Mars is emerging from an ice age, according to a new study. Studying the Martian climate and how it changes over time can help scientists better plan future missions to Mars and even understand climate change here on Earth, the study authors say.
Models had already predicted that Mars underwent several rounds of ice ages in the past, but little physical measurements ever confirmed those predictions. Today’s study, published in the journal Science, is the first to map the ice deposits on the north and south pole and confirm that Mars is emerging from an ice age, in a retreat that began almost 400,000 years ago. The researchers also calculated just how much ice accumulated over the poles; the amount is so big that if it were spread throughout Mars, the entire planet would be covered by a 2-foot thick layer of ice.
Studying climate change on Mars is important for multiple reasons
Studying climate change on Mars is important for multiple reasons, says study co-author Isaac Smith, who studies sedimentary systems on Mars at Southwest Research Institute. By understanding ice ages, we can get a better understanding of how ice — and water — behaved through time on the Red Planet. It can help us figure out how Mars went from being a wet world to the barren, frigid land it is today. And it can tell us where ice deposits can be found. That’s key if we plan to send humans on Mars. "We want to know the history of water," Smith says. "At some point, we’re going to have some people there and we’d like to know where the water is. So there’s a big search for that."
The Martian climate can also inform scientists about climate change here on Earth, Smith says. Mars is the most similar planet to Earth in the Solar System and it provides a good testing ground for climate research, because there are no people burning fossil fuels and pumping global warming pollutants into the atmosphere. "Mars is a very good laboratory for what happens on Earth," Smith says. "Climate science actually has a very simple but perfect laboratory in Mars, where we can learn about the physics of climate change and then apply what we learn to Earth."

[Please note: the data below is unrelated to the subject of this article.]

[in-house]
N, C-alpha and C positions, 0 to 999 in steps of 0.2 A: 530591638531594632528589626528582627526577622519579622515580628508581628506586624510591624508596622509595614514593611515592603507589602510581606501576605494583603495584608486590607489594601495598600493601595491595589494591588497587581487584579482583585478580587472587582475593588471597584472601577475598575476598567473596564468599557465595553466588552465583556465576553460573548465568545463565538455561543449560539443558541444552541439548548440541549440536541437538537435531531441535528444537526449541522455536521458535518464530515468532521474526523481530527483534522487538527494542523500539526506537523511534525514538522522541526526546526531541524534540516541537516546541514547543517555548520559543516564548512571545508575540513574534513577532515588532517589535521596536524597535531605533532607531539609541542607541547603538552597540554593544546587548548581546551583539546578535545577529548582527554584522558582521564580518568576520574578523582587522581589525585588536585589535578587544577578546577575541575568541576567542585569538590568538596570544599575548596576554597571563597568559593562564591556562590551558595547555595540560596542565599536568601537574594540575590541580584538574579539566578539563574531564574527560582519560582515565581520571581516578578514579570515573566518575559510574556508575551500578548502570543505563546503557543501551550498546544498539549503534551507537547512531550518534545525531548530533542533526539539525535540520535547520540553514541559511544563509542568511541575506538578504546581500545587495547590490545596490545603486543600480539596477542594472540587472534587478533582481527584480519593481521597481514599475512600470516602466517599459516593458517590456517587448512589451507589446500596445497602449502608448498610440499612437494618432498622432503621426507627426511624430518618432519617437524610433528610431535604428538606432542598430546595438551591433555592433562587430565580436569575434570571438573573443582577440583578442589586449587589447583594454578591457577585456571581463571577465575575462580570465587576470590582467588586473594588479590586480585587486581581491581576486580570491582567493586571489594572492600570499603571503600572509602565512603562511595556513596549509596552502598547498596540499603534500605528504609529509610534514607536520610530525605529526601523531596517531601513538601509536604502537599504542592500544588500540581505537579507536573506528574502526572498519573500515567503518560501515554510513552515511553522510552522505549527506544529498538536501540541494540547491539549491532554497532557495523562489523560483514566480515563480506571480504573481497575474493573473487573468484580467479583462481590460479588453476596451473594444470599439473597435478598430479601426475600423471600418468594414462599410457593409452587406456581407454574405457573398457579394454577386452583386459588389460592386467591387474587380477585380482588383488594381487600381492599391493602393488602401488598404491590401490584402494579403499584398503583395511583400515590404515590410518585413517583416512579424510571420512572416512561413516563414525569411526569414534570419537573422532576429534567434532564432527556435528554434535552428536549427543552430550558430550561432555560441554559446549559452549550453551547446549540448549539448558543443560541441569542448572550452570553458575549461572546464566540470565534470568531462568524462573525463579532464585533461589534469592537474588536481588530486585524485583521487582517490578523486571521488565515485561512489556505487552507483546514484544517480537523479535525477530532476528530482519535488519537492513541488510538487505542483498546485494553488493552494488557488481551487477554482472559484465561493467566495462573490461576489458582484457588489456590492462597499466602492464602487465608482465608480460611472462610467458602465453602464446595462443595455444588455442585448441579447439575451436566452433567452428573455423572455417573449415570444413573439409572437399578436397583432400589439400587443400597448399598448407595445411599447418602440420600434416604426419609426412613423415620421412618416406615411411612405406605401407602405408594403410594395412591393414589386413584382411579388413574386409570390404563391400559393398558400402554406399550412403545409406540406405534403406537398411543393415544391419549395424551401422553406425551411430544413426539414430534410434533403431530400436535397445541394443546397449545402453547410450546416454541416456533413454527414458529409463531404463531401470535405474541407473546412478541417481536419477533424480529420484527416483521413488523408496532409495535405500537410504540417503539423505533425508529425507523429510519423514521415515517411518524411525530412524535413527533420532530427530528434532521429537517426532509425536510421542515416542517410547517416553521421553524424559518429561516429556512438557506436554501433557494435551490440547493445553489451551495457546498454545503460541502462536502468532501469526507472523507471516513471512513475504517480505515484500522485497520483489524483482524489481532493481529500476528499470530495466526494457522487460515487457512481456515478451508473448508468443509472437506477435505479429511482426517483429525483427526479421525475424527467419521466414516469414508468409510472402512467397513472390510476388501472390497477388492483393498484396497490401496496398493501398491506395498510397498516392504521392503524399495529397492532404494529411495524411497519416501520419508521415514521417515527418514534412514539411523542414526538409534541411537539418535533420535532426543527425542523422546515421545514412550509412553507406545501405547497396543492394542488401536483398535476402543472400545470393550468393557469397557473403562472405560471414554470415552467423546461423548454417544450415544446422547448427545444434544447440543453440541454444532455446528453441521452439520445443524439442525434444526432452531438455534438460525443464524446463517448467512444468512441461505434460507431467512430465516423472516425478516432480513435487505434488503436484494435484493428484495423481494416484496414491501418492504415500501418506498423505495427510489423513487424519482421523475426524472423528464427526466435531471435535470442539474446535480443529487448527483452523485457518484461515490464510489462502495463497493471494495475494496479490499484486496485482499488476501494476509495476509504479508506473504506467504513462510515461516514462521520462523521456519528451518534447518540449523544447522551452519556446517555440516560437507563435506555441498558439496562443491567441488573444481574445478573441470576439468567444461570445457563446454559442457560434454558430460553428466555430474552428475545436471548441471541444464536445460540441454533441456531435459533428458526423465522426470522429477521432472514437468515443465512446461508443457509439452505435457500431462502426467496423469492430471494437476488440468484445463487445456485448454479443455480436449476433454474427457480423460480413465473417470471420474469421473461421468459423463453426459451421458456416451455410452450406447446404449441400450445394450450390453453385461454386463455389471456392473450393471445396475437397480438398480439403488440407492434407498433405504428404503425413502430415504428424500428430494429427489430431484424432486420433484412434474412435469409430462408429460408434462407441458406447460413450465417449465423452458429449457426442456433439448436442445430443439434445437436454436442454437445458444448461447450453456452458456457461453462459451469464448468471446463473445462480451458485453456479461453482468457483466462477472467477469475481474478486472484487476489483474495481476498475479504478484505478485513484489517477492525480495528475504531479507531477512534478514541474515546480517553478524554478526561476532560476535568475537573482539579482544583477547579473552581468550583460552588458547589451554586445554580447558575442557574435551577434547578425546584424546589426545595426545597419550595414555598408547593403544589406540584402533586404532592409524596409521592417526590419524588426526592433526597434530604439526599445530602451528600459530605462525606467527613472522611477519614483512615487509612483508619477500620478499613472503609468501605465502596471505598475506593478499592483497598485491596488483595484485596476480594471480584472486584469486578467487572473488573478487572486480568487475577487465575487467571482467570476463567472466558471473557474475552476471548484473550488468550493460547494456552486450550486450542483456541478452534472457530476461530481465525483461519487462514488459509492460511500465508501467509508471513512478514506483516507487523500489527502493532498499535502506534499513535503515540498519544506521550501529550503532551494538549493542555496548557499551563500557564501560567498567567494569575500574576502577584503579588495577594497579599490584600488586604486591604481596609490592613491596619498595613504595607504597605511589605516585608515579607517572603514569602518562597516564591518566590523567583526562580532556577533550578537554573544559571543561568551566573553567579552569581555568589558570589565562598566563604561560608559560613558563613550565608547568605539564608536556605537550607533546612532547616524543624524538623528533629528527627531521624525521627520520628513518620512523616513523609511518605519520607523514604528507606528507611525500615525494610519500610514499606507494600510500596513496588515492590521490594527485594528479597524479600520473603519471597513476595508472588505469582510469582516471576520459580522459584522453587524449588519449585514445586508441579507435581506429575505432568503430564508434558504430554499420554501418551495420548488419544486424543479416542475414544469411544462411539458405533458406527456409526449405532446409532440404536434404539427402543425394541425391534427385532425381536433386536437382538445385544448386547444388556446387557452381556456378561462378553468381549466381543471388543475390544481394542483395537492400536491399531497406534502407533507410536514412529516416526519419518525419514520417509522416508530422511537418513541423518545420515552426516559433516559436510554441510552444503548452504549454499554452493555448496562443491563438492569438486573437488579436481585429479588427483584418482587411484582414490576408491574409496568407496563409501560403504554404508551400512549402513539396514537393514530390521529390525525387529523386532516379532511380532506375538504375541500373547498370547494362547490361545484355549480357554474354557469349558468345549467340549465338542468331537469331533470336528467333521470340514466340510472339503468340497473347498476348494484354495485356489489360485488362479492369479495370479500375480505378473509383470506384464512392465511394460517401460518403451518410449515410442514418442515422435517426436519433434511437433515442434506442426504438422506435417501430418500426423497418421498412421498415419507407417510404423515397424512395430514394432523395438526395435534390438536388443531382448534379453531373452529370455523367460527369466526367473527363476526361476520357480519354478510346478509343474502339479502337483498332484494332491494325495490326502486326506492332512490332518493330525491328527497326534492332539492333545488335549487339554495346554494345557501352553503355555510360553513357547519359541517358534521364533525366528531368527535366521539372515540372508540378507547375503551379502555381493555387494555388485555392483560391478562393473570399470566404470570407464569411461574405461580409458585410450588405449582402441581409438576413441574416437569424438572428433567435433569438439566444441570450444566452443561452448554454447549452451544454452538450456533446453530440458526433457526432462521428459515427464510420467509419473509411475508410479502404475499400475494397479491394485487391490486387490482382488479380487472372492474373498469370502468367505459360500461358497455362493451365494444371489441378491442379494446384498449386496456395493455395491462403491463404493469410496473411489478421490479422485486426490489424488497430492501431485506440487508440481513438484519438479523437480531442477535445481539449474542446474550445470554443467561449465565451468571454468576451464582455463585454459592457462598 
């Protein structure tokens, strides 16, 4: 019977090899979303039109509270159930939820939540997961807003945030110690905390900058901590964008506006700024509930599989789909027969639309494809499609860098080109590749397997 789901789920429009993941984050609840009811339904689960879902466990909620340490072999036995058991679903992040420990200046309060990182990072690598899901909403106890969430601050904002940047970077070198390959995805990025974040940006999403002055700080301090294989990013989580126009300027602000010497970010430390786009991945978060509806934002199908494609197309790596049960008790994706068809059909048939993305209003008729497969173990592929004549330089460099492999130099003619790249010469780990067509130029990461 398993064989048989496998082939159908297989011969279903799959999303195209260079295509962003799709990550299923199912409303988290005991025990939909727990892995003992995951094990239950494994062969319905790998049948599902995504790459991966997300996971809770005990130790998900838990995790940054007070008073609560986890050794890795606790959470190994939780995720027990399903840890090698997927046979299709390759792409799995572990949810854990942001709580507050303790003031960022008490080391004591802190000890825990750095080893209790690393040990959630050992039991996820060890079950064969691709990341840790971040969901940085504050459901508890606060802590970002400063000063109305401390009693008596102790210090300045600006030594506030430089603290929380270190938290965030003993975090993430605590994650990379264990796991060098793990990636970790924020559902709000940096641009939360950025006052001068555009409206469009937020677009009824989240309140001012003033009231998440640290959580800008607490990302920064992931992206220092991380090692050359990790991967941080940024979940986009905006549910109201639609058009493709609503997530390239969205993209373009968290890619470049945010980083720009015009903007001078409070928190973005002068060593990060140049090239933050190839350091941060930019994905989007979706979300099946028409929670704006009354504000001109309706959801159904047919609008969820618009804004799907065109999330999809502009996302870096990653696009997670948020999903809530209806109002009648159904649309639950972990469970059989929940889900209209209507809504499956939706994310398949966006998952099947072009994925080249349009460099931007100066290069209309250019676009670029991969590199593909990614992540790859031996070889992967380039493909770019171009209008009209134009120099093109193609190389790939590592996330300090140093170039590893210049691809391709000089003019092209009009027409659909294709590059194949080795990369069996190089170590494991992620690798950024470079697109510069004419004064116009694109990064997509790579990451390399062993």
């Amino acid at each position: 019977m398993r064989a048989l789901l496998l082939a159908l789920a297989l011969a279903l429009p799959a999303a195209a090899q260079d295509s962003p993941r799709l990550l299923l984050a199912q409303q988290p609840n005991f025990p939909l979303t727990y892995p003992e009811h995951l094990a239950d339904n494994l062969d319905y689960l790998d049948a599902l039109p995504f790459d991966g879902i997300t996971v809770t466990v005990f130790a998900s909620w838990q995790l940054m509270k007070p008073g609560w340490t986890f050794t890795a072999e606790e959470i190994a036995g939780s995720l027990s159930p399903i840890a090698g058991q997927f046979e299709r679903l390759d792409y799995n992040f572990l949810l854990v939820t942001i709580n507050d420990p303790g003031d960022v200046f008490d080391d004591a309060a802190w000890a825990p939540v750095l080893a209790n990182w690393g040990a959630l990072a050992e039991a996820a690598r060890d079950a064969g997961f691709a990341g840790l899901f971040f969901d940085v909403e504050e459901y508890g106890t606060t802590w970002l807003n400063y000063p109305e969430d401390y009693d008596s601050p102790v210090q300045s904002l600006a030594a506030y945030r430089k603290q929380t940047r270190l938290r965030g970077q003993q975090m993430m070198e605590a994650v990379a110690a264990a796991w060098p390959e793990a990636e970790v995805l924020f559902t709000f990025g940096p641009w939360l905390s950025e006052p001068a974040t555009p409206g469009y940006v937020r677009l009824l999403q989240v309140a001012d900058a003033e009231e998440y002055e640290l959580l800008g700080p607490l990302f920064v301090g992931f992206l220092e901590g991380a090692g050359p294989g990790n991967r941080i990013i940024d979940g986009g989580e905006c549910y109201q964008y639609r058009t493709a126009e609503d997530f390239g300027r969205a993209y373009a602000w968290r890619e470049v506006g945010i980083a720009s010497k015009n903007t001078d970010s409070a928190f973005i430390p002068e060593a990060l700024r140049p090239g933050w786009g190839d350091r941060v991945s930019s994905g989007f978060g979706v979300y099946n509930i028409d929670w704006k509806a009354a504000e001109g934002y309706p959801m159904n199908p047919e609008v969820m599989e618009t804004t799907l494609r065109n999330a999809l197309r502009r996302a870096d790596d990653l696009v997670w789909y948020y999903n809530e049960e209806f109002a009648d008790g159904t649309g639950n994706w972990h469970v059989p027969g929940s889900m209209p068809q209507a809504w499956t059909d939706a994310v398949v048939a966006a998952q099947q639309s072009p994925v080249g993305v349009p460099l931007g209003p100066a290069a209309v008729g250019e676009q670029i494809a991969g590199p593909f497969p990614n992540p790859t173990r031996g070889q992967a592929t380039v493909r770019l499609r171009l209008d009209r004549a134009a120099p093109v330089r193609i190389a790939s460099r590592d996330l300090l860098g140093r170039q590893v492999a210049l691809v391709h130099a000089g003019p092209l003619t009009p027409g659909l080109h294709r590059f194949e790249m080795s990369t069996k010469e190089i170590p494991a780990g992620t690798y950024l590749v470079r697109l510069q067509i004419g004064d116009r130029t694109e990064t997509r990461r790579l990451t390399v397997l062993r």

Ali Bramson, a planetary scientist and PhD candidate at the University of Arizona, who did not work on the study, agrees. "I think it’s a really great study and I think it’s very timely," she says. "I was really excited to see it. … Climate change is obviously a very salient topic on Earth, but understanding the distribution of water-ice on Mars is also something that’s of great interest because there’s a lot of interest in sending humans one day to Mars. So if we know where there are reservoirs of water-ice, that could potentially be useful for future human exploration."
Mars "is not a dead, static world. Things are going on and changing."
Just like Earth, Mars undergoes cycles of climate change and ice ages. But unlike Earth, climate change on Mars is affected primarily by how "tilted" the planet is. Every planet has an axis around which the planet rotates. Earth’s axis is tilted 23.5 degrees and it’s pretty stable, varying only a couple of degrees over time. Mars’ axis is currently tilted 25 degrees, but it wobbles between from 10 to 40 degrees. That happens for two reasons: first, Mars doesn’t have a moon as big as ours to stabilize its orbit; second, it’s much closer to Jupiter, and Jupiter's gravity affects Mars’ rotation. When the Red Planet’s axis is more tilted, the poles receive more sunlight and get warm — so the ice redistributes to the mid-latitudes, just above the tropic. That’s when Mars undergoes an ice age. "The impact is pretty dramatic," says Peter Read, a physics professor at the University of Oxford.
Today’s study was based on predictions that 400,000 years ago such a shift in the planet’s axis took place. The researchers used radar instruments onboard the Mars Reconnaissance Orbiter, a NASA spacecraft that’s orbiting Mars. They analyzed the radar images of the ice deposits within the planet’s polar ice caps, looking out for signs of erosion and other features, like so-called spiral troughs that are created by the wind. Tracing these features can reveal how ice accumulated and retreated through time. The researchers confirmed that around 400,000 years ago an ice age ended. Since the end of that ice age, about 87,000 cubic kilometers of ice accumulated at the poles, especially in the north pole. That’s exciting, because 400,000 years is pretty recent when talking about planets in the Solar System.
The study is "another bit of evidence that climate is still actively changing on Mars," says Stephen Lewis, a senior lecturer at the Open University, who didn’t work on the study. Mars "is not a dead, static world. Things are going on and changing."
Correction: A previous version of this story stated that an ice age began on Mars about 400,000 years ago. In fact, it ended 400,000 years ago. The story has been changed throughout to reflect this fact. We regret the error.